And consider what may be argued from this, that we see, ourselves, to what degree truth is maintained in narration of things past, in our age, and so may argue how it will be through many such ages. For the ages are all continuing. The last half of our age is the first half of another, and so all are interlaced as it were. We argue in the same manner as we [do] concerning the truth of narrations concerning distant places; so far as we travel, we have opportunity to see with our own eyes how far truth is kept in its carriage through such a distance, etc.

By 1757, on the eve of his premature death, the grand vision had formally matured into nothing less than a Descartes-like new "method" for conceiving religion and thinking about God. When in that same year the Board of Trustees of the College of New Jersey invited Edwards to be their new president, he hesitated primarily because his history was not complete. In a sense, all his great treatises, written in six-month bursts between 1750 and 1757, were ingredients to be digested and embodied in the tri-partite narrative. Those who see "the end" of Edwards' scholarly career as his all-fronts assault on Arminianism and Deism miss the point. Those treatises were intended only to remove so much heterodox debris from the highway, so that the way would be cleared to his true destination: the narrative history of redemption. In his often-cited letter to the Board of Trustees, he revealed his ambition: "I have had on my mind and heart (which I long ago began, not with any view to publication) a great work, which I call A History of the Work of Redemption, a body of divinity in an entire new method, being thrown into the form of an history, considering the affair of Christian theology, as the whole of it, in each part, stands in reference to the great work of redemption by Jesus Christ; which I suppose is to be the grand design of all God's designs, and the summum and ultimum of all the divine operations and decrees; particularly considering all parts of the grand scheme in their historical order."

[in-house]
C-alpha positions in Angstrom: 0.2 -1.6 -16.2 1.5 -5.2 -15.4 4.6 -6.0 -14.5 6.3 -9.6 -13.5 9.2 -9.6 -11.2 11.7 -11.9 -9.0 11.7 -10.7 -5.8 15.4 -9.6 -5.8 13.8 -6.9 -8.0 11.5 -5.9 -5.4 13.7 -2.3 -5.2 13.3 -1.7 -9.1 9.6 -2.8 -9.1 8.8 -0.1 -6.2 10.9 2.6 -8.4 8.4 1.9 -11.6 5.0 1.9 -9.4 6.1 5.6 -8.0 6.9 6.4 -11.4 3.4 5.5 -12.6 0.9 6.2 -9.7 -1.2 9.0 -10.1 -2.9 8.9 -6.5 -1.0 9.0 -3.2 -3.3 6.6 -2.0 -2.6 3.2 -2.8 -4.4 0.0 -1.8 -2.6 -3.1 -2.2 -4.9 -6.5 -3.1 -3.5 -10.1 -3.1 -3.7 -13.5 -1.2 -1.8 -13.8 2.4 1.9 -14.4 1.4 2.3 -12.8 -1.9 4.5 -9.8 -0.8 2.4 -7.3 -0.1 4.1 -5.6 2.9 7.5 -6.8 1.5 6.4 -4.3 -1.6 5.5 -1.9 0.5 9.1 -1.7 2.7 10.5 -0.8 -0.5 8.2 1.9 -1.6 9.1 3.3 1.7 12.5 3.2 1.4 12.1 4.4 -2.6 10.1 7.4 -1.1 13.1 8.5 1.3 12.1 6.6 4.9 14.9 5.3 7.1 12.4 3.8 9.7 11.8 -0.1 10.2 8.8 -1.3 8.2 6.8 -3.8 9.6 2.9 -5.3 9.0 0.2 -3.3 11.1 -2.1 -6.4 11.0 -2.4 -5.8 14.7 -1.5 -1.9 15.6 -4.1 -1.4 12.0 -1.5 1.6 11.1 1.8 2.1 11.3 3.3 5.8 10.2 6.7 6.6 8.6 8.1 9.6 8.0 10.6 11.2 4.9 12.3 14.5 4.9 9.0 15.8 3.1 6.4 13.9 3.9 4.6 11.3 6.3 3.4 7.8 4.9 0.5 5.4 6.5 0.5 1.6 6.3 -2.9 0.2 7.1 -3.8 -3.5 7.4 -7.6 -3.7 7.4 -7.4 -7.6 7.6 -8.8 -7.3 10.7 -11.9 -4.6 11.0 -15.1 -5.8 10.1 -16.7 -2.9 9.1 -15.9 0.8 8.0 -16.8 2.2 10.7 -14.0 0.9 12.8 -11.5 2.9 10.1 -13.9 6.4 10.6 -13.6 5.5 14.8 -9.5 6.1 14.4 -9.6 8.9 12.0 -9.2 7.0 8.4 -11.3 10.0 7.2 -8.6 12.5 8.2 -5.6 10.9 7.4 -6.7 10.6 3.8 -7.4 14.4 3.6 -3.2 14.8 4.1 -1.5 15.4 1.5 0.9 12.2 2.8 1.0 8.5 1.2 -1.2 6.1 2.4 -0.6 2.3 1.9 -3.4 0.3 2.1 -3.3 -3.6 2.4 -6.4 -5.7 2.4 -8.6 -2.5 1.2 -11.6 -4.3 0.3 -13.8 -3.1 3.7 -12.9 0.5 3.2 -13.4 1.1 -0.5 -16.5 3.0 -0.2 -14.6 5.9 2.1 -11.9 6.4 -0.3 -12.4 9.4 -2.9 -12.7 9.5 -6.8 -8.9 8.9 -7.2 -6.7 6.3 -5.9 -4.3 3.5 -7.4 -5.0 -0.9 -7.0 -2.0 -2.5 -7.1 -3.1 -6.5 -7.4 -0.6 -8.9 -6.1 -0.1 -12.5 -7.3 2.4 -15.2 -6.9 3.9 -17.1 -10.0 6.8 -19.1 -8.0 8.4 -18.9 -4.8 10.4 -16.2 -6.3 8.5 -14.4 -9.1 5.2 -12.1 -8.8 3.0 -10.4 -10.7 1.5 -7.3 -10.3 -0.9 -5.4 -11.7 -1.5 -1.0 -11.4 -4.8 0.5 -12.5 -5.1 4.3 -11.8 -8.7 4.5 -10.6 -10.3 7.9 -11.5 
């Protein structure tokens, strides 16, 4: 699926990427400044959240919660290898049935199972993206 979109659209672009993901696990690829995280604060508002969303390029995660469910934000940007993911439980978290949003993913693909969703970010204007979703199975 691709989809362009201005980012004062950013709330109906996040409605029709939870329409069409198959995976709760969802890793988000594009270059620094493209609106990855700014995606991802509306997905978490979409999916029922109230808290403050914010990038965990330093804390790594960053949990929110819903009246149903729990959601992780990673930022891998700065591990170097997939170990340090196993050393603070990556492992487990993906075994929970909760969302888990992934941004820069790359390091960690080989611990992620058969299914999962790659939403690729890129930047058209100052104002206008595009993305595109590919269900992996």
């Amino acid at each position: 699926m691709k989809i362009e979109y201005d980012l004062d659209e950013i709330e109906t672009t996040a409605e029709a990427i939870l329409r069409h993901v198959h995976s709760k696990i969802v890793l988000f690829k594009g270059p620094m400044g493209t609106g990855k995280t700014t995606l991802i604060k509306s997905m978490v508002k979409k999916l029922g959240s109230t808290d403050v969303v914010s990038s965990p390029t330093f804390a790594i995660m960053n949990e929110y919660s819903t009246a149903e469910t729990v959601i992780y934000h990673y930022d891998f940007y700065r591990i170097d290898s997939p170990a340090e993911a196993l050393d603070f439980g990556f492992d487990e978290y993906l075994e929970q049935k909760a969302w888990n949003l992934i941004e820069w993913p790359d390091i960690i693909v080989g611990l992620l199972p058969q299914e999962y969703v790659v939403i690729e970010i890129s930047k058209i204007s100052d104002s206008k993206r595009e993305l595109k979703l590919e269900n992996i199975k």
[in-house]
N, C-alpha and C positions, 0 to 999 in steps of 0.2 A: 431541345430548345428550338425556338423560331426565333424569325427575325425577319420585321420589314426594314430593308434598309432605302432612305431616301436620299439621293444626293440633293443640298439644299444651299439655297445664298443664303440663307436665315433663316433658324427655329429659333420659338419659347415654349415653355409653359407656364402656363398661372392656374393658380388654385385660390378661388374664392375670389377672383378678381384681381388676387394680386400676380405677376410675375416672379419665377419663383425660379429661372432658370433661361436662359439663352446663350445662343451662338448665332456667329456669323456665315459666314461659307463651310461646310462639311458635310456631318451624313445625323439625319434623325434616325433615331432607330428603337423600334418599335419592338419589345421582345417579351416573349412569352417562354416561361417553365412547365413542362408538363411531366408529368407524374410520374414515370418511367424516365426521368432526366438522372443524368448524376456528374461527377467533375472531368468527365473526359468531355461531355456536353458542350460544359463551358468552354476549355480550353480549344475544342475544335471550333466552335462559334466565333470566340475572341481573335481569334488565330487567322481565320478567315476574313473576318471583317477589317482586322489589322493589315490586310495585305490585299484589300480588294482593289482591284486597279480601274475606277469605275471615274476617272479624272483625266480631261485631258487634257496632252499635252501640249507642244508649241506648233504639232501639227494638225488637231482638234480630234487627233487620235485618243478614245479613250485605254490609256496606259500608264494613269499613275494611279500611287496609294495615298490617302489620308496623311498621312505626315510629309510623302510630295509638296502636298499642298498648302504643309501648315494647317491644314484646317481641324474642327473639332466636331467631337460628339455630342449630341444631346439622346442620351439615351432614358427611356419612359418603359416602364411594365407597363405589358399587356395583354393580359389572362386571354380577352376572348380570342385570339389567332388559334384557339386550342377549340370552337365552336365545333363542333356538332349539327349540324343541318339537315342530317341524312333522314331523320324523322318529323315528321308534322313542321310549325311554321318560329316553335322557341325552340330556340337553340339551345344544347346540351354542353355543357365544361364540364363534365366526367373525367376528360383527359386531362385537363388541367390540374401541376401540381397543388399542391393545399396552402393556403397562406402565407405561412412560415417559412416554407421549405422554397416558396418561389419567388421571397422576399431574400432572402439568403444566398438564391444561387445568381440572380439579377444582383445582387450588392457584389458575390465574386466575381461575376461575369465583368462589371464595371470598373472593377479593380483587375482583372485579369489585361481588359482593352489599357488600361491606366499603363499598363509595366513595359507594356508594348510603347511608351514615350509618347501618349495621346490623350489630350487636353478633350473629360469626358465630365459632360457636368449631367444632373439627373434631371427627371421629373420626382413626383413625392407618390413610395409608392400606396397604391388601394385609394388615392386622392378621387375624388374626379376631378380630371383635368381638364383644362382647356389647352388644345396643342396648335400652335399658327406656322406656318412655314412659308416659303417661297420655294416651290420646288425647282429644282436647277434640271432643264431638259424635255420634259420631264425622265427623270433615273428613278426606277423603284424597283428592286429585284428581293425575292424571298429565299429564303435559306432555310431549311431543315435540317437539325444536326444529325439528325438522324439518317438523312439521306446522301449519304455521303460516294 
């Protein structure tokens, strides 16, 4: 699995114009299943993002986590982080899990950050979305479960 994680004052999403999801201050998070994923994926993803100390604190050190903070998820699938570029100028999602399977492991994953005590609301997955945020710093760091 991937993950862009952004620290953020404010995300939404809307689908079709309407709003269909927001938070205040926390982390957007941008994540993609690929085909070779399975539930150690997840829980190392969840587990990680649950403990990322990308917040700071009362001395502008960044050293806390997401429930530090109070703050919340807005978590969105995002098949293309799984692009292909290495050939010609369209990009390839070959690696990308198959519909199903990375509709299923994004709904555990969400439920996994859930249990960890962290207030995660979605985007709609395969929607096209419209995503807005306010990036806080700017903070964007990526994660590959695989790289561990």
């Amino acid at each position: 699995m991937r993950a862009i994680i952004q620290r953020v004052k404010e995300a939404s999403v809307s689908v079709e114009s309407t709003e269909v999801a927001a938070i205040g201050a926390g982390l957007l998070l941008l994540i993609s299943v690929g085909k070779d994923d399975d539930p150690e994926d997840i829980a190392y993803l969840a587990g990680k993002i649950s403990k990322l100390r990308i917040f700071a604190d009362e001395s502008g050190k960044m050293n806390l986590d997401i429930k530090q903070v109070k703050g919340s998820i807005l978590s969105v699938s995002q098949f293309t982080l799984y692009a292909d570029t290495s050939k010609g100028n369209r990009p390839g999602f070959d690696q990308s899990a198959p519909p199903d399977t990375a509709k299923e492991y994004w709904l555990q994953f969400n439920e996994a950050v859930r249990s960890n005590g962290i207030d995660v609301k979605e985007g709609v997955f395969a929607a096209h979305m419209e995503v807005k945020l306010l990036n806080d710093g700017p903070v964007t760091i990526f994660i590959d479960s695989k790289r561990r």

As he continued to describe his project to the Trustees, Edwards made plain how his New History would differ from prevailing notions in several particulars. First, it would be a history in which theology was subordinated to history, rather than vice versa. Second, and more shocking, Edwards went on in his letter to observe that his New History would be one that transcended space and recorded time, a history telling the simultaneous stories of three realms: "This history will be carried on with regard to all three worlds, heaven, earth and hell: considering the connected, successive events and alterations, in each so far as the Scriptures give any light; introducing all parts of divinity in that order which is most scriptural and most natural: which is a method which appears to me the most beautiful and entertaining, wherein every divine doctrine, will appear to greatest advantage in the brightest light, in the most striking manner, showing the admirable contexture and harmony of the whole." The word "method" carried with it steep claims, indeed, the highest claims.

(Continues...)



Excerpted from The Works Of Jonathan Edwards by Jonathan Edwards Copyright © 2003 by Yale University. Excerpted by permission.
All rights reserved. No part of this excerpt may be reproduced or reprinted without permission in writing from the publisher.
Excerpts are provided by Dial-A-Book Inc. solely for the personal use of visitors to this web site.